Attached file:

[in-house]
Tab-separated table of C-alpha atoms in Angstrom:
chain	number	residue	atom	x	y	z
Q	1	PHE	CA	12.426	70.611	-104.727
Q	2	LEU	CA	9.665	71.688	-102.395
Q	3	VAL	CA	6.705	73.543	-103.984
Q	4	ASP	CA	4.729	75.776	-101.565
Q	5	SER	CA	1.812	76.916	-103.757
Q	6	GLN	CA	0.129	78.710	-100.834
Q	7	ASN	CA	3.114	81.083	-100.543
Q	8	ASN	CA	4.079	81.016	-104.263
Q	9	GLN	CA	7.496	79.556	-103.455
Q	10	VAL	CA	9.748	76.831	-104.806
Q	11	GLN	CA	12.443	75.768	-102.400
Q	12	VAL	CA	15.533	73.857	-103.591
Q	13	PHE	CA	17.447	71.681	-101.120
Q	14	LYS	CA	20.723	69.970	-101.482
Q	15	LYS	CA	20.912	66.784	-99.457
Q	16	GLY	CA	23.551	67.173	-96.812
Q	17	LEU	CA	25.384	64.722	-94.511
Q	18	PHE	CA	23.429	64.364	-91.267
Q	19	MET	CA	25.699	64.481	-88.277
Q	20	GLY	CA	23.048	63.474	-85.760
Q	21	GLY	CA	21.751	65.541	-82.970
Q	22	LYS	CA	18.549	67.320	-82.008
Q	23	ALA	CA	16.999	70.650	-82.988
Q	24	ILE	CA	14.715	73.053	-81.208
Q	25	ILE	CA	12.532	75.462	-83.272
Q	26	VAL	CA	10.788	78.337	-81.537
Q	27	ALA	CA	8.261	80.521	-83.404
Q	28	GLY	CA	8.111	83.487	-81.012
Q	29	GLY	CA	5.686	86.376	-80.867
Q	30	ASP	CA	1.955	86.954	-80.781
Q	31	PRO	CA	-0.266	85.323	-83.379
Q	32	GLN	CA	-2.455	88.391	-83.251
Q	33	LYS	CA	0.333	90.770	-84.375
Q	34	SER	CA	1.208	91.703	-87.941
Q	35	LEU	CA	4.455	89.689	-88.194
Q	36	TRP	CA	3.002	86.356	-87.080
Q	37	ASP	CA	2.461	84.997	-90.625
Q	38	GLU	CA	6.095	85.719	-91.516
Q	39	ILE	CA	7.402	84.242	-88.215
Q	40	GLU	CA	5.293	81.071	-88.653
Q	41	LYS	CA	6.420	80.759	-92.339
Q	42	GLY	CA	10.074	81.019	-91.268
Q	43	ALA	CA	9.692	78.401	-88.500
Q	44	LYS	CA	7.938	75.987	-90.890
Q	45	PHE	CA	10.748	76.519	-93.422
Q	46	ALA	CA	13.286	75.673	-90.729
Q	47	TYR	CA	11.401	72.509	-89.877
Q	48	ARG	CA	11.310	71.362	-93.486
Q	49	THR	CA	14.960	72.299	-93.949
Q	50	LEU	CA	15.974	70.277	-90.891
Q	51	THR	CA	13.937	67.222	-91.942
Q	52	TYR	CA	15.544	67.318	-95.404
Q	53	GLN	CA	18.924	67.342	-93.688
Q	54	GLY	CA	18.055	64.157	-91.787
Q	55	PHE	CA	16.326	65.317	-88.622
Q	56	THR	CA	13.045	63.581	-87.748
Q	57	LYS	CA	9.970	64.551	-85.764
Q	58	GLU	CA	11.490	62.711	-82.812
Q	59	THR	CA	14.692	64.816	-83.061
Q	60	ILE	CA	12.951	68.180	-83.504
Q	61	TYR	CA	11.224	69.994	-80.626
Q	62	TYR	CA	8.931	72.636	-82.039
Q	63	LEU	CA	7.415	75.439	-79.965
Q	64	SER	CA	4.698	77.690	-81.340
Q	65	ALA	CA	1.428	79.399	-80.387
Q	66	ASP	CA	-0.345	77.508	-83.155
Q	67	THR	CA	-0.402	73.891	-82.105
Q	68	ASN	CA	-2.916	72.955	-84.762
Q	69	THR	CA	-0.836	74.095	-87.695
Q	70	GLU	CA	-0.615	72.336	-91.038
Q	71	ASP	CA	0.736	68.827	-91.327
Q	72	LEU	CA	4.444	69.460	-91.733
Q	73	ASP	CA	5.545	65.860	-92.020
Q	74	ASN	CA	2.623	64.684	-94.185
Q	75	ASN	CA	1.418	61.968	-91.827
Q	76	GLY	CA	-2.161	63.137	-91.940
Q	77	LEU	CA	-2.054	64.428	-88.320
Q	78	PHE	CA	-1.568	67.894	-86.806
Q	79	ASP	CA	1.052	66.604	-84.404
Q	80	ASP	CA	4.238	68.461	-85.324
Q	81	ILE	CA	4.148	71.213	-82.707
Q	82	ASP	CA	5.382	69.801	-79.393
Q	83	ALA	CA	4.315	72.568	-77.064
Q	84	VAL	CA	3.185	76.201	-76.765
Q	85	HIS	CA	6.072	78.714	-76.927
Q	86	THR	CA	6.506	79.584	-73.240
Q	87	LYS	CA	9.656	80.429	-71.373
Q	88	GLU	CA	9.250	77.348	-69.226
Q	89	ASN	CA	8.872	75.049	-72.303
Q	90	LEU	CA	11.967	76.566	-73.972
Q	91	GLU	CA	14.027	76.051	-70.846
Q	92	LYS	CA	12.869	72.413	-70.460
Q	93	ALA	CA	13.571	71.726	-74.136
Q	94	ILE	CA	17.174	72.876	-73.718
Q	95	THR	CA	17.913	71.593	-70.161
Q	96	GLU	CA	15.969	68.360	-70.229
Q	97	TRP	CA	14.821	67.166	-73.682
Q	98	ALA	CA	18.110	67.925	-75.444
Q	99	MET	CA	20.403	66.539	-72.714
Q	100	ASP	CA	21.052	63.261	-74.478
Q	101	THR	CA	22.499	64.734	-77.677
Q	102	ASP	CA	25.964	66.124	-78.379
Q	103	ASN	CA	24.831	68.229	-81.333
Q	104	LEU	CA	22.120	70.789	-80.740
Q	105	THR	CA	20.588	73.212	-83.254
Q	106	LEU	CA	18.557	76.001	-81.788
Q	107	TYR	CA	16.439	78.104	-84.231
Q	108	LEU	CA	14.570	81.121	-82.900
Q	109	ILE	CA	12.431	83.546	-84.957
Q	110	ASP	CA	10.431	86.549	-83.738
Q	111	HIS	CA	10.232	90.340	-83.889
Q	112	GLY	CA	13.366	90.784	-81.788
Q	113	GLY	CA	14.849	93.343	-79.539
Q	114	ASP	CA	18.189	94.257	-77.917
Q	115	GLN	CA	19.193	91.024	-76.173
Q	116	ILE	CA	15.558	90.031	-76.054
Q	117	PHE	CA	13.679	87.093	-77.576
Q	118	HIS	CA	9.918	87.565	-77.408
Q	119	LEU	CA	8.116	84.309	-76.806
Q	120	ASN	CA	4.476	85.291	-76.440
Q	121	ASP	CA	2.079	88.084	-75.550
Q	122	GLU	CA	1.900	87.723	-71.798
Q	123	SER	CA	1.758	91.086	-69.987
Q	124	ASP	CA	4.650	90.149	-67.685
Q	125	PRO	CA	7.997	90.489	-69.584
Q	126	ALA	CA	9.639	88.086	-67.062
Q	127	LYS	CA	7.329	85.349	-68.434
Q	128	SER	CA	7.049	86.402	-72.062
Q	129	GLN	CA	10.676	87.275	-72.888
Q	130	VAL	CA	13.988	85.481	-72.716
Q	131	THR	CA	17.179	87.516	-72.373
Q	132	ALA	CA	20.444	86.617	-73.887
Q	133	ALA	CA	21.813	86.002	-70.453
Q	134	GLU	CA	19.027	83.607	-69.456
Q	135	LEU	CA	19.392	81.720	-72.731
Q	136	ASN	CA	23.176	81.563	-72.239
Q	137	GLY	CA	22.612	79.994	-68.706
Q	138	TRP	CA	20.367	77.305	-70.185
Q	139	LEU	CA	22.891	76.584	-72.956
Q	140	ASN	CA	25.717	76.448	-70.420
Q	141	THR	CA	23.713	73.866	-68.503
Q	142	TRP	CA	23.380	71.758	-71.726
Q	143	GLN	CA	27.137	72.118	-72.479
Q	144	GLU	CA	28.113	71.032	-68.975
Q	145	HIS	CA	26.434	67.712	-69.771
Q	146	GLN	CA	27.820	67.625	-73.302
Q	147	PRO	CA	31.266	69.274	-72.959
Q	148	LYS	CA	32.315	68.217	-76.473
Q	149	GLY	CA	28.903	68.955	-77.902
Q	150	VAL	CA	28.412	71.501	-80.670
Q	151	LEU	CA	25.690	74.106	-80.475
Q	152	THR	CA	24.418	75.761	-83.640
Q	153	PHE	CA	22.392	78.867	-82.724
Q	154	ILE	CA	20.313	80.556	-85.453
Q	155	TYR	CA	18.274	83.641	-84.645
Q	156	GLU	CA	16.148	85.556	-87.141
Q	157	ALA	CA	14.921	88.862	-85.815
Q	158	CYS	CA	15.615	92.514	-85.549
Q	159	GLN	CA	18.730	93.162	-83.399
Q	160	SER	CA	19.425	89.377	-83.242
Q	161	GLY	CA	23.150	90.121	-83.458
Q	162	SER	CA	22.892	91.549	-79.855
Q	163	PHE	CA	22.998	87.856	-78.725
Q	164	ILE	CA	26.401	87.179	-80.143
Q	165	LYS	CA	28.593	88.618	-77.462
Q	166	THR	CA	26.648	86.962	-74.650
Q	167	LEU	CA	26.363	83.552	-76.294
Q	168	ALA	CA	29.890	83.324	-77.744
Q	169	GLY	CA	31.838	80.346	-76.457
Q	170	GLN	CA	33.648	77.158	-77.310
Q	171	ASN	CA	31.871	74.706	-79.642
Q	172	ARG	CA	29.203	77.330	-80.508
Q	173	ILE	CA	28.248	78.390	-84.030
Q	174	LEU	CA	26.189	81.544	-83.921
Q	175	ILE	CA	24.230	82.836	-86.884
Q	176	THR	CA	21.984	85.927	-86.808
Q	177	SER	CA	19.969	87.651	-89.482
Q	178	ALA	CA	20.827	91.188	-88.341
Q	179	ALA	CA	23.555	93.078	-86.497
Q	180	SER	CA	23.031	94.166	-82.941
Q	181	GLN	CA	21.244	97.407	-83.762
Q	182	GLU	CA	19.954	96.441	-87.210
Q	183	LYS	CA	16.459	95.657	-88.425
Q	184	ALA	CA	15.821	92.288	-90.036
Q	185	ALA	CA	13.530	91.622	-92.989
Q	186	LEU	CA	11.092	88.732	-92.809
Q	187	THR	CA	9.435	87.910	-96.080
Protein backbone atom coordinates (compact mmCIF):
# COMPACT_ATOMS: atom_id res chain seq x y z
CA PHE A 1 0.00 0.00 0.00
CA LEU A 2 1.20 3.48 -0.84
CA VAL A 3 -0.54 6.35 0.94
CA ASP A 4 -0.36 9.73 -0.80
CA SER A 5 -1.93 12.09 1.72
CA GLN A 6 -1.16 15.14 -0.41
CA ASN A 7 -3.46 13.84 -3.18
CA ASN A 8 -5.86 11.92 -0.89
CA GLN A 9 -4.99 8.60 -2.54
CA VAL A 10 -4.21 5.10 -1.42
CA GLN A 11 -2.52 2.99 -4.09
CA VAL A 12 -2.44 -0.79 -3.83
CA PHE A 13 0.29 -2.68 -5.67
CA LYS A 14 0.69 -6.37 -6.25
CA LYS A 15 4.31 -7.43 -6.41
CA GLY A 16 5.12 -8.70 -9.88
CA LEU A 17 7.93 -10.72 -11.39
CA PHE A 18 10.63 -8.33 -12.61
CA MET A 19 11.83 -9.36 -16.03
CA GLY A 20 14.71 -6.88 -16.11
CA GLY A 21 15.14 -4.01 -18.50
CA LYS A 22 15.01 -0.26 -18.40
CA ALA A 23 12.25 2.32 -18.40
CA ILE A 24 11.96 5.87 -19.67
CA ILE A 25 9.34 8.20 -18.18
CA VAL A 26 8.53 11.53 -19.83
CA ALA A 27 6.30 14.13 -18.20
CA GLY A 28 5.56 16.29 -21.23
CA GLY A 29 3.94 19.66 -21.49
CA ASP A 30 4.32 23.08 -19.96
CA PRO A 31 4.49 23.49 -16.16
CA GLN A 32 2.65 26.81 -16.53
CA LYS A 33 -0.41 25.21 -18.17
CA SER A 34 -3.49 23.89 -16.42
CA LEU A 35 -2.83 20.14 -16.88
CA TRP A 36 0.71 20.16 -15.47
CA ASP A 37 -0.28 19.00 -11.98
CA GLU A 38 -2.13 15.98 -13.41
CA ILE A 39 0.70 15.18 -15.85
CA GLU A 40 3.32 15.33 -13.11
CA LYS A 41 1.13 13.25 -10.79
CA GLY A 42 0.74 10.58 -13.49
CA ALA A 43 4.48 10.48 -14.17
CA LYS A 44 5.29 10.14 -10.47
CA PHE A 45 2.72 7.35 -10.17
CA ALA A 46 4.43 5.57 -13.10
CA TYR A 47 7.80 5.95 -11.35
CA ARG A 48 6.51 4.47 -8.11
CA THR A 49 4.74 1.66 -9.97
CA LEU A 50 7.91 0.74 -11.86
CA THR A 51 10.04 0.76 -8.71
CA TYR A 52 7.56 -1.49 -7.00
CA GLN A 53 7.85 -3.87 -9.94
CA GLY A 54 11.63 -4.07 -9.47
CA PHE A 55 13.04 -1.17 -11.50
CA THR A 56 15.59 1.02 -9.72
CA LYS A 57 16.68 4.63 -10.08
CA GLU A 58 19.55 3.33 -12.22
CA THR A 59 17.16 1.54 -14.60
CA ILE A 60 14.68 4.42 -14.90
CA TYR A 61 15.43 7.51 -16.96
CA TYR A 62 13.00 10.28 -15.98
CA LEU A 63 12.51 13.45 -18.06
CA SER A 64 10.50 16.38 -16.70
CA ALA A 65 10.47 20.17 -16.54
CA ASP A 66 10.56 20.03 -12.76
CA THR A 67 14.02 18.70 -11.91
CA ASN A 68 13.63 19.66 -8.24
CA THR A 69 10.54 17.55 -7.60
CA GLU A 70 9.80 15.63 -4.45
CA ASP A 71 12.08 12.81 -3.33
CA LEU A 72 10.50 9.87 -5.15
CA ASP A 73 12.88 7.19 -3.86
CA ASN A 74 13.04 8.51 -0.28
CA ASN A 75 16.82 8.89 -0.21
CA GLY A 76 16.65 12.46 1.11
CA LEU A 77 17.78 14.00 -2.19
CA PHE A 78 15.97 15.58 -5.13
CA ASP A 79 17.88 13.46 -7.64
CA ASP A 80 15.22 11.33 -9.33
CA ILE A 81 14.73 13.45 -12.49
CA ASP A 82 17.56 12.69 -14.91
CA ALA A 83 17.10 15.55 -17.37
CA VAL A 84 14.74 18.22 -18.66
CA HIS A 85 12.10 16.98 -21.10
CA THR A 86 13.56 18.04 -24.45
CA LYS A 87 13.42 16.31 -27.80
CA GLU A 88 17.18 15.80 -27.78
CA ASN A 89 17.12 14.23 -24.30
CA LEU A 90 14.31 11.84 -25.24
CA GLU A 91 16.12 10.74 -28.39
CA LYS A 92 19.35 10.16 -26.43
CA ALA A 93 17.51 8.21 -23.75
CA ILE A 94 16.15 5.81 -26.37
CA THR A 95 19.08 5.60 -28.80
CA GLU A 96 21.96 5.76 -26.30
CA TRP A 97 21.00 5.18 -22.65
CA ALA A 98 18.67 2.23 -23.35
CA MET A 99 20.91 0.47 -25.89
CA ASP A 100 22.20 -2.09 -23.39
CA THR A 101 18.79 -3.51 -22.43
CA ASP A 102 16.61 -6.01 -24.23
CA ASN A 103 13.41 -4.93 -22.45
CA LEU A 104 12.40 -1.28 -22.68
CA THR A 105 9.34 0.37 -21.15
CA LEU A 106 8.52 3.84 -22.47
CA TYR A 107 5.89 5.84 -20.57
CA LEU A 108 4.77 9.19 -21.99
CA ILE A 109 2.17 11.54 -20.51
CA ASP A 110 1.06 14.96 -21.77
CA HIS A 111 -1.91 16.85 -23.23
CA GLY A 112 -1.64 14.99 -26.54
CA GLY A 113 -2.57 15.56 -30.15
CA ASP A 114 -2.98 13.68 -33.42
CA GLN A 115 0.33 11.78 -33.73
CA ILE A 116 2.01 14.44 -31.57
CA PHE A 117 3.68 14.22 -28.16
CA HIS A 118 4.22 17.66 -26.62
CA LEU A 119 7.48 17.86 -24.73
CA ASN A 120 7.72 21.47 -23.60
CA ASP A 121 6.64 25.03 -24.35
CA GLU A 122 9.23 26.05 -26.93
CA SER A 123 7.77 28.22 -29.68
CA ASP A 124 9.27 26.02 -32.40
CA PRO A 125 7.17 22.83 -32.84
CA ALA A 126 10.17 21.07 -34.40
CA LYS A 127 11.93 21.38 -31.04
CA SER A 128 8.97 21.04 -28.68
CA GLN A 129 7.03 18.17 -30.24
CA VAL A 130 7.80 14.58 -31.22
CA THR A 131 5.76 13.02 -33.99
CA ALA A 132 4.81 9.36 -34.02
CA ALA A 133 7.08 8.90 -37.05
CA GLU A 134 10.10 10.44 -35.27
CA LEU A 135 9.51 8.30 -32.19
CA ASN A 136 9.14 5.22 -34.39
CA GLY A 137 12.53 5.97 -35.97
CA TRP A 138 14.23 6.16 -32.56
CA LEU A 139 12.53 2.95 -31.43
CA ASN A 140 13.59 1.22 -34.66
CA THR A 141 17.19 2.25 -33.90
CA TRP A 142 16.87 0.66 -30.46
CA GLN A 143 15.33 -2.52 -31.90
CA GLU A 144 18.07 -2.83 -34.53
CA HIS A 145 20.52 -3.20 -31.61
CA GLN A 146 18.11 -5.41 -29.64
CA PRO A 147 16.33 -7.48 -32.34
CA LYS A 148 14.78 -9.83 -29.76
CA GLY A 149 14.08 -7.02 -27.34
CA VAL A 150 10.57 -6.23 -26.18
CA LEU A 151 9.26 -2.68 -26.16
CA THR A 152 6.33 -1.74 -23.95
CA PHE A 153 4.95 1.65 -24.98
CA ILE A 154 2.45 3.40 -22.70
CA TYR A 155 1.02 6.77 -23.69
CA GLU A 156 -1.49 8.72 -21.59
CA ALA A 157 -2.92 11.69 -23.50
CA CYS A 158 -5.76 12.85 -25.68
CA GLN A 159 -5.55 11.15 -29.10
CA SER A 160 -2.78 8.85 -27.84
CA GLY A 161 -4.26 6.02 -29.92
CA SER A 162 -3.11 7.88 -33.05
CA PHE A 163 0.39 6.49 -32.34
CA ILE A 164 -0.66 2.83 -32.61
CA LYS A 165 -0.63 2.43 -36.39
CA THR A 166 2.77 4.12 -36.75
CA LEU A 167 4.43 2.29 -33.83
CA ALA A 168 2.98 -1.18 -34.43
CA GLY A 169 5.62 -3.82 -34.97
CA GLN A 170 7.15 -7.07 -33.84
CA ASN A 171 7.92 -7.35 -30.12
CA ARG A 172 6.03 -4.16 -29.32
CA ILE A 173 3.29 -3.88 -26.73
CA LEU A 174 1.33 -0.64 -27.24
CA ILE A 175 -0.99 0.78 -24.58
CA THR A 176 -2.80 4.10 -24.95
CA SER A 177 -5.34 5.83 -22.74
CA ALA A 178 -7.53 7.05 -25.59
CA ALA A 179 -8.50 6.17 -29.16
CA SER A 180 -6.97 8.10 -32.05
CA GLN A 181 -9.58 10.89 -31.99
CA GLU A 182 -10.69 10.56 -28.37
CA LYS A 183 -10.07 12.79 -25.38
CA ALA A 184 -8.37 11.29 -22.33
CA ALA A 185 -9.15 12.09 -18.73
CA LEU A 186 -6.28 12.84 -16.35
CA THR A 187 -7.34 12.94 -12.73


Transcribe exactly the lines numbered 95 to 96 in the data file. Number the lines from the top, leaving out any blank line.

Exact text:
Q	92	LYS	CA	12.869	72.413	-70.460
Q	93	ALA	CA	13.571	71.726	-74.136